It is therefore evident that a project-based firm such as Valve must have organisational strategic planning in place, in order to ensure all project teams within the organisation are working towards the same strategy. However, successful strategic planning involves more than just formal written plans. Mintzberg (1993, p. 37) contends that a successful strategic planning process involves three components: the written strategic plan, a strategic vision, and strategic learning. The written plan is the actual documented outcome of the strategic planning process.

Strategic vision focuses on creating a broad strategy, rather than constructing a strategy around specific details. By utilising a strategic vision approach to planning, organisations can ensure that their strategic plan can be easily adapted to any changes that may occur in the operating Jimmy Jo Jo S1234567 Page 3 of 8 environment. This adaptation of the strategic plan is what Mintzberg (1993, p. 38) refers to as strategic learning, whereby the organisation “experiments” with the strategic plan in order to successfully vary it to suit the changed environmental conditions.

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Thus, without incorporating strategic vision and learning into the strategic planning process, any unpredicted change in the environment is likely to severely diminish the effectiveness and usability of the organisation’s plans. This is particularly relevant to Valve, as the high-tech software development industry is notoriously unpredictable, and the outcomes of any strategic planning undertaken by Valve would need to be sufficiently easy to adapt to changing operational conditions.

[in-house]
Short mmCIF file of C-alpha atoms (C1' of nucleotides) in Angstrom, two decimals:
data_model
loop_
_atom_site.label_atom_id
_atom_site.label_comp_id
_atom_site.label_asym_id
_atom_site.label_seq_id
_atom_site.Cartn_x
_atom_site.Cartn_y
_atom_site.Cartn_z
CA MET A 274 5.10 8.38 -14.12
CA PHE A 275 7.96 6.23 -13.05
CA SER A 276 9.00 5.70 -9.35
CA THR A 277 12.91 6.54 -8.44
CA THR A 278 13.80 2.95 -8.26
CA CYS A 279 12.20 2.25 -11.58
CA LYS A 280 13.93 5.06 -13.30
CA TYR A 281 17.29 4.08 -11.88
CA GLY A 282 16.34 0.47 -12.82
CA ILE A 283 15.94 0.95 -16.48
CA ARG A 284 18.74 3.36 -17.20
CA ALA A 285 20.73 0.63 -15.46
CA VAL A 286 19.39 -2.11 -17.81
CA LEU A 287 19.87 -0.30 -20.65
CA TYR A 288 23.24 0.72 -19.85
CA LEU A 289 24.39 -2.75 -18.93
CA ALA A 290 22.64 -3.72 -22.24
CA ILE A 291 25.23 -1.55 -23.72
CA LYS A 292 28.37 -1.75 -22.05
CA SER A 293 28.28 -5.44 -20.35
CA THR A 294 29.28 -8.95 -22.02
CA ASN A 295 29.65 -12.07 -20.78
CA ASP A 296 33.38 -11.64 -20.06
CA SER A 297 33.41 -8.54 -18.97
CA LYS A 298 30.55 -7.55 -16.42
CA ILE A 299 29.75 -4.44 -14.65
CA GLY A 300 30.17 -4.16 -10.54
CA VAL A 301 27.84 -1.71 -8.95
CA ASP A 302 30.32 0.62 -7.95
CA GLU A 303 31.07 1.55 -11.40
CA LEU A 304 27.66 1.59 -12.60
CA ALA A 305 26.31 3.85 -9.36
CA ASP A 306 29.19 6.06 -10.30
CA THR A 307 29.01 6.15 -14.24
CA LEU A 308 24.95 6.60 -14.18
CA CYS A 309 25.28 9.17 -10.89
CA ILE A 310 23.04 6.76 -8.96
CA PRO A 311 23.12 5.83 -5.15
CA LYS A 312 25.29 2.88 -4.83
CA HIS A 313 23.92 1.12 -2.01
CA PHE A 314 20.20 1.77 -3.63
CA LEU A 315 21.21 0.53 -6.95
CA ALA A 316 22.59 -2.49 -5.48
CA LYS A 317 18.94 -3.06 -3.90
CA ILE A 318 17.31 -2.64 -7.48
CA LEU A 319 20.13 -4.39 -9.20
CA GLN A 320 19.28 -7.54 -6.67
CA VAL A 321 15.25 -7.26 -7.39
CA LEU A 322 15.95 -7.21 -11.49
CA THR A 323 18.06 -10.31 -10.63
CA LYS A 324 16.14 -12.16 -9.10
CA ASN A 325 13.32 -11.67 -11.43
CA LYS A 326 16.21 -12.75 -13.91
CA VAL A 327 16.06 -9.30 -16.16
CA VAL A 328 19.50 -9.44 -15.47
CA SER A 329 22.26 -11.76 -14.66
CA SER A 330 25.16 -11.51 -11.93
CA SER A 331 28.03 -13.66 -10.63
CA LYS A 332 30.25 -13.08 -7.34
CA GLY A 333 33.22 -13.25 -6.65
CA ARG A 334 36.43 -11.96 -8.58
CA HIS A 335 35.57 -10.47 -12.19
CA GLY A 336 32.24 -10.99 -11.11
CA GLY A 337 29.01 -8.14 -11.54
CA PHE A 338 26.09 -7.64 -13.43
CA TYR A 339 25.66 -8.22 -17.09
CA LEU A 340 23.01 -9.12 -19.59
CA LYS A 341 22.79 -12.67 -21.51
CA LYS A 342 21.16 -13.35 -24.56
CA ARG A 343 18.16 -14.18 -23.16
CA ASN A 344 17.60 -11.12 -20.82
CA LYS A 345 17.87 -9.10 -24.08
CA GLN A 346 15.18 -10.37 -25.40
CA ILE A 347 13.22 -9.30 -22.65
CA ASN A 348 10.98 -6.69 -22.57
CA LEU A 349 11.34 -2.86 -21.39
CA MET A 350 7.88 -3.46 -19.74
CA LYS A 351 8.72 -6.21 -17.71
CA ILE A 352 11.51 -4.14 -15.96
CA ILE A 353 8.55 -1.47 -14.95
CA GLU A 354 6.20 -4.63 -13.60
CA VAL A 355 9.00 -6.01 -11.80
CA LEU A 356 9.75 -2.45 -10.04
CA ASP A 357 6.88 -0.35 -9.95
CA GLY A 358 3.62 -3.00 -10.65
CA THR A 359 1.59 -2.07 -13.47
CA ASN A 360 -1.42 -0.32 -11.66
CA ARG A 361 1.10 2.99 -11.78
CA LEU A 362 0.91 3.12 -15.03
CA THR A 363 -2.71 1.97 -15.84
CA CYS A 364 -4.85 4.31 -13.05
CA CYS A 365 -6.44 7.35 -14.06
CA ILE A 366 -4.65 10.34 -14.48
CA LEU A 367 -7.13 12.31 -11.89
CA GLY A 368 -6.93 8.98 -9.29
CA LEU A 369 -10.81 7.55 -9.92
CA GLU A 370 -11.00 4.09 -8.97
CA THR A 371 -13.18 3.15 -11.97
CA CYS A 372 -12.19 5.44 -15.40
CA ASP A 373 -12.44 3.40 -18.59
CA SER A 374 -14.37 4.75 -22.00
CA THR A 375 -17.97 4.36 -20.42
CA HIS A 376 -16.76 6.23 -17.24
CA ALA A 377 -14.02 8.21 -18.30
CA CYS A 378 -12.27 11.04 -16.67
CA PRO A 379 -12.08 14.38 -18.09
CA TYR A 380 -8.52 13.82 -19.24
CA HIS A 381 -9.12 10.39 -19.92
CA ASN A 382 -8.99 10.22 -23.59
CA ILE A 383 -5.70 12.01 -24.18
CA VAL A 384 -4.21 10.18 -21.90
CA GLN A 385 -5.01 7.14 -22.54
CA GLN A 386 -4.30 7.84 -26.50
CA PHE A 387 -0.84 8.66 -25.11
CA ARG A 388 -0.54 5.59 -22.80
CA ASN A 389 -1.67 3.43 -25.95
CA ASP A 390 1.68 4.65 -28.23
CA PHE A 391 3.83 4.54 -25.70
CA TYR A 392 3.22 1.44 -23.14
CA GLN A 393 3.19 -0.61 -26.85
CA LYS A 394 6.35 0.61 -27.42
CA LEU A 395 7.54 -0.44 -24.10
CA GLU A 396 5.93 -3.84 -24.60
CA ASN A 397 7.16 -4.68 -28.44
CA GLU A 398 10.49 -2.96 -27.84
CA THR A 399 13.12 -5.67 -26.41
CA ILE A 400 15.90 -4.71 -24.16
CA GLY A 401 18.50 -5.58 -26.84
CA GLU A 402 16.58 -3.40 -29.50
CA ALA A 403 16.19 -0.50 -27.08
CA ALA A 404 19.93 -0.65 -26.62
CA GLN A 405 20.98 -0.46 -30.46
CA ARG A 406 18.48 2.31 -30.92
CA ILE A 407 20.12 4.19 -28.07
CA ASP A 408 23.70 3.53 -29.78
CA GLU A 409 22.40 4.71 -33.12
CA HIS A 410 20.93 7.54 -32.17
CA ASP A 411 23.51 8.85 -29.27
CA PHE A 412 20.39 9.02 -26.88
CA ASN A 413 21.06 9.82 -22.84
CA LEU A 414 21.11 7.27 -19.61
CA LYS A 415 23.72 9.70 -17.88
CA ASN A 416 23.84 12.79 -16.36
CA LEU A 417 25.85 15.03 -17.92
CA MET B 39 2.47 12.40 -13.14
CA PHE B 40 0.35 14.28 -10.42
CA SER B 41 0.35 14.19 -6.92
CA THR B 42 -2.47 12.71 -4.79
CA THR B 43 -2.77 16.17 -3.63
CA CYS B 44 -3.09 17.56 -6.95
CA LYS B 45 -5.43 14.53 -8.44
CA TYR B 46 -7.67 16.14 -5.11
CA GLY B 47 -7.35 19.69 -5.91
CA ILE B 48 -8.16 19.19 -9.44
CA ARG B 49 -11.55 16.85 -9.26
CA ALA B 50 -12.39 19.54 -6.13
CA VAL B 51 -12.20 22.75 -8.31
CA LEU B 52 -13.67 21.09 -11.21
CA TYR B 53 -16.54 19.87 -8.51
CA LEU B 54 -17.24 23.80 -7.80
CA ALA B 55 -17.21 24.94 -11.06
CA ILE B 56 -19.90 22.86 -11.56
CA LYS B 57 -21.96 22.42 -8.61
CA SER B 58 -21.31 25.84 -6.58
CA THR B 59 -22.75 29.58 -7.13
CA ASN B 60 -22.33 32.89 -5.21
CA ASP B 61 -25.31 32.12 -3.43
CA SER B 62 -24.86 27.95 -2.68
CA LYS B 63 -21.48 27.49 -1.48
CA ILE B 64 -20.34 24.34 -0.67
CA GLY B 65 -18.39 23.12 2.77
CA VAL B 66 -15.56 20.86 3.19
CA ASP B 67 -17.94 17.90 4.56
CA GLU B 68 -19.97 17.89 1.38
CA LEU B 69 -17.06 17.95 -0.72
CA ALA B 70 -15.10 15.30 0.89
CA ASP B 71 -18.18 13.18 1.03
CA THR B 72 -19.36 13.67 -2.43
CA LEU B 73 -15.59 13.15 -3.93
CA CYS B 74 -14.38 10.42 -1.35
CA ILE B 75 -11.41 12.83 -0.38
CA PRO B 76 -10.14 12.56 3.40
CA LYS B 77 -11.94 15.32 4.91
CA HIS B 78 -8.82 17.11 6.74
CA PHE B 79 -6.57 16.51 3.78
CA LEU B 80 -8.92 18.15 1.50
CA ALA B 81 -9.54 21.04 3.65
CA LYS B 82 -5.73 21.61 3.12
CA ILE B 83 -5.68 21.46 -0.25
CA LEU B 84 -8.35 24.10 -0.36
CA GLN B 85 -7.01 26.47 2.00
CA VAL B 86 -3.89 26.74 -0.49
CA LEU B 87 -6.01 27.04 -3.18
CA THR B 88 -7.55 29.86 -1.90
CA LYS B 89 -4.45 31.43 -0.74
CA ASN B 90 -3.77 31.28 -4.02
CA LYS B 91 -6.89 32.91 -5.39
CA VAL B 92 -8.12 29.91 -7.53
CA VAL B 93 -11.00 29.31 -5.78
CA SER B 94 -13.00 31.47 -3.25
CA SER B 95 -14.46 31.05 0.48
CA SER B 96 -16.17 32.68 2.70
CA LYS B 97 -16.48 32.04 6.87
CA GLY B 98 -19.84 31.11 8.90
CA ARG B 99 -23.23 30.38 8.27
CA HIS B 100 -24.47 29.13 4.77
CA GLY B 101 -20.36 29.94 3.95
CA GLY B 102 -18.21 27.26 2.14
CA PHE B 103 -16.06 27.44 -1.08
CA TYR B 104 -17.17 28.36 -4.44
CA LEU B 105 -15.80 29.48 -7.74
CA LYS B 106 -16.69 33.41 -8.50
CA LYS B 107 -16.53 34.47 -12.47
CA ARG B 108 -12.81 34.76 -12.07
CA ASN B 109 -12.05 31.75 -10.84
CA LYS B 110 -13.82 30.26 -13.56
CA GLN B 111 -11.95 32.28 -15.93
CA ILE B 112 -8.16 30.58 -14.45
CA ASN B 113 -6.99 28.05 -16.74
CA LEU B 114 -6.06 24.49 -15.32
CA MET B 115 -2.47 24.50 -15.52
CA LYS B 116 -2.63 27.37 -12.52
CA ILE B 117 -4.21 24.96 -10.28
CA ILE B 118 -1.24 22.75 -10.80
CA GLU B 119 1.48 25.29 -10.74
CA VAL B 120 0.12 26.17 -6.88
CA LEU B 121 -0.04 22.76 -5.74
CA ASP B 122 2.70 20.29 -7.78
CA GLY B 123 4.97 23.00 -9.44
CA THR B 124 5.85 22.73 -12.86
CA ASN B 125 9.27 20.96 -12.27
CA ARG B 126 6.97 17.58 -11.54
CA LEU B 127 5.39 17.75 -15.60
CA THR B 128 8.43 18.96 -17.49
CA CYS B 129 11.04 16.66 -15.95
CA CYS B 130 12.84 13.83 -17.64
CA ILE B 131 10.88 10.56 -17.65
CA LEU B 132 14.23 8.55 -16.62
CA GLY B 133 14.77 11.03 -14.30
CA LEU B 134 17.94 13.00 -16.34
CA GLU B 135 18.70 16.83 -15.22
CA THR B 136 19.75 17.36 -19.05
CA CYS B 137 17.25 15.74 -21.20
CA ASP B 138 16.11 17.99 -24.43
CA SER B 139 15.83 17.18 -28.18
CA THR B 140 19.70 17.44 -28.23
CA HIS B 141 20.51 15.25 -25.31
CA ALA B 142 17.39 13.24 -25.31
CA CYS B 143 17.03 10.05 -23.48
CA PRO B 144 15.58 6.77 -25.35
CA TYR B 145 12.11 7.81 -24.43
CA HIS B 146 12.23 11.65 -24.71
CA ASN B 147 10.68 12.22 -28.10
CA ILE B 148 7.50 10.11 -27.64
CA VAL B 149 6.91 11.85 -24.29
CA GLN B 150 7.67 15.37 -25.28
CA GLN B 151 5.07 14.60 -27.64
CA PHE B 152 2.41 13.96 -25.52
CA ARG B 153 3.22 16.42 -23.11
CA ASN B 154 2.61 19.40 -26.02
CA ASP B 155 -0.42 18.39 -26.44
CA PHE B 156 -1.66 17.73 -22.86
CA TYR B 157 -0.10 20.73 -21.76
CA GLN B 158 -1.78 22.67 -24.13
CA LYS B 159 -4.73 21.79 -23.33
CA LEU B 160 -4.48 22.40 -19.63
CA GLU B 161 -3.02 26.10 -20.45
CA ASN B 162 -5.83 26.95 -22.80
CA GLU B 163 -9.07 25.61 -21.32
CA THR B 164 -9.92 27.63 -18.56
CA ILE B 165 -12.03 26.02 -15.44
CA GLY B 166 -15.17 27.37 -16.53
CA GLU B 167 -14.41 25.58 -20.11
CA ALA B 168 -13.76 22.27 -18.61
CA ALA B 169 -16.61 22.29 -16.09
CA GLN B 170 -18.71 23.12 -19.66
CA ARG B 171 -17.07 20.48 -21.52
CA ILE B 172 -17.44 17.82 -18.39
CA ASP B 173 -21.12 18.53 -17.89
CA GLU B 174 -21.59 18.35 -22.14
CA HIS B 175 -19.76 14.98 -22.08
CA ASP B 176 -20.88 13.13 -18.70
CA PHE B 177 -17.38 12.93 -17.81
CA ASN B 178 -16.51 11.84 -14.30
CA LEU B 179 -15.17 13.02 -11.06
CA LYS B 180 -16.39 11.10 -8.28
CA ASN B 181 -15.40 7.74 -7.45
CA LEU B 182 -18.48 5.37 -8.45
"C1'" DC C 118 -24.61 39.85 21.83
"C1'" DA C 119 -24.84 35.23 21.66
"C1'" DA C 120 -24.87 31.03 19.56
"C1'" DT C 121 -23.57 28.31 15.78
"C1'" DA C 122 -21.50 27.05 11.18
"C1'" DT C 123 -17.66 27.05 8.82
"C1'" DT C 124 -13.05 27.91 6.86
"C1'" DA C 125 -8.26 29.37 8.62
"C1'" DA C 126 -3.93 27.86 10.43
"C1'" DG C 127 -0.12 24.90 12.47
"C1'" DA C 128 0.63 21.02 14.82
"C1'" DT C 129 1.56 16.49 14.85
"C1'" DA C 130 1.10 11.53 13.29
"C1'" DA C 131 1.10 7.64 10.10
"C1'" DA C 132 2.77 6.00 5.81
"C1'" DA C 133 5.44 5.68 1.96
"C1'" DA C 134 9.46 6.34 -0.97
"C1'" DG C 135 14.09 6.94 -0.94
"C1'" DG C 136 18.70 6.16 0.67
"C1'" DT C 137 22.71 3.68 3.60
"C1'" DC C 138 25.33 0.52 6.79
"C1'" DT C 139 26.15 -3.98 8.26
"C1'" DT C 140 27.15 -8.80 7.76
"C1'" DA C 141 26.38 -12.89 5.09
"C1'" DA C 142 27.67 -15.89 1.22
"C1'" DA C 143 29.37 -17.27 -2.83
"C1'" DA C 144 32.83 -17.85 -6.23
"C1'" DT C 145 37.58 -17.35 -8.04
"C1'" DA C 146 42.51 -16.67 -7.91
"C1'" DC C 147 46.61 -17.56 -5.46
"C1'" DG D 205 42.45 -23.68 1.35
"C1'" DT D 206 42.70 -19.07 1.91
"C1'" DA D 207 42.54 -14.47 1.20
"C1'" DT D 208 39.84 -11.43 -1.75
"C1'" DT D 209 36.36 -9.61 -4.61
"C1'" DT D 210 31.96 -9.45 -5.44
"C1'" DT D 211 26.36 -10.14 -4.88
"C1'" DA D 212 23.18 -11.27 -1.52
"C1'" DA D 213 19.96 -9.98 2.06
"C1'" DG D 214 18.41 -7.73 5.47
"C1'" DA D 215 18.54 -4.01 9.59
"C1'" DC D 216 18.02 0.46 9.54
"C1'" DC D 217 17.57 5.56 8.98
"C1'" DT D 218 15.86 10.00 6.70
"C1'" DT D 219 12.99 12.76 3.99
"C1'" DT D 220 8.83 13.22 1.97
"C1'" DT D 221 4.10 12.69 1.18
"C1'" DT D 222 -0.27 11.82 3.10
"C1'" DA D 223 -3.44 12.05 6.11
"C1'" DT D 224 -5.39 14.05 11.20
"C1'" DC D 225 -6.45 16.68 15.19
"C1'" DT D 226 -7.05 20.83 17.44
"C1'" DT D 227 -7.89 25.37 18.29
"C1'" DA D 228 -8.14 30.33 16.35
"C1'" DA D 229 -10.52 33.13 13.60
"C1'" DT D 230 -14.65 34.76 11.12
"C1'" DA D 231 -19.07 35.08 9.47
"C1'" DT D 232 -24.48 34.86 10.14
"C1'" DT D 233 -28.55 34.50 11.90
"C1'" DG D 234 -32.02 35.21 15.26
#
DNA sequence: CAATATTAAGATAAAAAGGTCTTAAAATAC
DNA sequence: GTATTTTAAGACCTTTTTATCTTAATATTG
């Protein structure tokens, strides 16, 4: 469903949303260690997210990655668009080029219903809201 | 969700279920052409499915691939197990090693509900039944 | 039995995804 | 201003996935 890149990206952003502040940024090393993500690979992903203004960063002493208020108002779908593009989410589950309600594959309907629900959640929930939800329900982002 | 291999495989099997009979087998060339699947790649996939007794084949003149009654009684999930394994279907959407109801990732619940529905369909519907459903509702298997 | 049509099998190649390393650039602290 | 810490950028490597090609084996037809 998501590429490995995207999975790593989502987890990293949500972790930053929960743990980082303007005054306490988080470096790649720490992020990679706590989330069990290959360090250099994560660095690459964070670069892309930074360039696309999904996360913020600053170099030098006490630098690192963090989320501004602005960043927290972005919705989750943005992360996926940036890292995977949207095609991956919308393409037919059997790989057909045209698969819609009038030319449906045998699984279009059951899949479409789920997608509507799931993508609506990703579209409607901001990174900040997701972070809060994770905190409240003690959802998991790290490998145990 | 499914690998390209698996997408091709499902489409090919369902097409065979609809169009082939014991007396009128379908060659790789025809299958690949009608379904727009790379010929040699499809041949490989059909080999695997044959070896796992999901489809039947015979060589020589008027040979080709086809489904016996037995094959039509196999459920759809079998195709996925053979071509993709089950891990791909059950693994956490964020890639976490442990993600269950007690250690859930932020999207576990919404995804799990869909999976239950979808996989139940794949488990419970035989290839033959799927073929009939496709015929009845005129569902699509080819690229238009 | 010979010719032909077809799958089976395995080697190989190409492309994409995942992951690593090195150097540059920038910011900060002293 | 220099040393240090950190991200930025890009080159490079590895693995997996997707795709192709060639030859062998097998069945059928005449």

Also concerned with the scope of organisational strategic planning, Reeves, Love, and Tillmanns (2012, p. 78) identify four organisational “strategic planning styles”, based on the two key factors of predictability and malleability: adaptive, shaping, classical, and visionary styles. Here, predictability relates to how confidently future demand and market performance can be predicted, while malleability refers to the extent that the organisation can influence those factors. Reeves et al. 2012) contend that organisations such as Valve within the software development industry should be utilising a “shaping” strategic style, due to the industry’s unpredictable environment, as well as the relative ease with which the population companies can change that environment. A shaping strategy is where the organisation aims to actively shape the business environment to its own advantage, rather than merely maintaining its existing market position, or reacting to changes after they have occurred (Reeves et al. 012, p. 81). In order to achieve this, an organisation must employ continuous strategic planning over short planning cycles. As a shaping organisation’s competitive advantage lays in interpreting and responding to changes in the external environment faster than its competitors, and capitalising on technological changes to influence the development of its industry, the strategic plans of a shaping organisation must be extremely flexible, and attention must focus heavily on the company’s external environment.